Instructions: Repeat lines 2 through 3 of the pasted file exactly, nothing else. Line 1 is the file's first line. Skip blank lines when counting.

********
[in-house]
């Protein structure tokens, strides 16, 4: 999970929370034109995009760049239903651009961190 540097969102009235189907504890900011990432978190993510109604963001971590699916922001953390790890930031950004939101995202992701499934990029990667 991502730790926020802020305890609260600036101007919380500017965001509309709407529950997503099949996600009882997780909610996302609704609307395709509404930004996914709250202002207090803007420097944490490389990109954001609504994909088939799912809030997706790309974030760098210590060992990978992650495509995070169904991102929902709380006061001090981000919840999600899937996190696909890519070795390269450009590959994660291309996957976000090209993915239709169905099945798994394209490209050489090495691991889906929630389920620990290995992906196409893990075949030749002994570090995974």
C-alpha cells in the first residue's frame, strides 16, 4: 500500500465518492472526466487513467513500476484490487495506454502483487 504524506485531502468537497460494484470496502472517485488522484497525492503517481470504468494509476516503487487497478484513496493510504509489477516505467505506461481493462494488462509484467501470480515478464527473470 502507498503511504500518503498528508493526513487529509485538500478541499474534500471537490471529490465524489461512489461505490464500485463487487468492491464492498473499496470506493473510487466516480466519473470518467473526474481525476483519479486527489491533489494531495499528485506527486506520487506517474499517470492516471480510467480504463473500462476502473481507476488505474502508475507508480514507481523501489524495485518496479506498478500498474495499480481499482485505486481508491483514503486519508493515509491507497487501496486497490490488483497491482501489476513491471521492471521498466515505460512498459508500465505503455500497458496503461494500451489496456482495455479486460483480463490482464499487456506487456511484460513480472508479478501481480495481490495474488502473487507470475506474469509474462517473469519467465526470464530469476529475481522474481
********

């Protein structure tokens, strides 16, 4: 999970929370034109995009760049239903651009961190 540097969102009235189907504890900011990432978190993510109604963001971590699916922001953390790890930031950004939101995202992701499934990029990667 991502730790926020802020305890609260600036101007919380500017965001509309709407529950997503099949996600009882997780909610996302609704609307395709509404930004996914709250202002207090803007420097944490490389990109954001609504994909088939799912809030997706790309974030760098210590060992990978992650495509995070169904991102929902709380006061001090981000919840999600899937996190696909890519070795390269450009590959994660291309996957976000090209993915239709169905099945798994394209490209050489090495691991889906929630389920620990290995992906196409893990075949030749002994570090995974």
C-alpha cells in the first residue's frame, strides 16, 4: 500500500465518492472526466487513467513500476484490487495506454502483487 504524506485531502468537497460494484470496502472517485488522484497525492503517481470504468494509476516503487487497478484513496493510504509489477516505467505506461481493462494488462509484467501470480515478464527473470 502507498503511504500518503498528508493526513487529509485538500478541499474534500471537490471529490465524489461512489461505490464500485463487487468492491464492498473499496470506493473510487466516480466519473470518467473526474481525476483519479486527489491533489494531495499528485506527486506520487506517474499517470492516471480510467480504463473500462476502473481507476488505474502508475507508480514507481523501489524495485518496479506498478500498474495499480481499482485505486481508491483514503486519508493515509491507497487501496486497490490488483497491482501489476513491471521492471521498466515505460512498459508500465505503455500497458496503461494500451489496456482495455479486460483480463490482464499487456506487456511484460513480472508479478501481480495481490495474488502473487507470475506474469509474462517473469519467465526470464530469476529475481522474481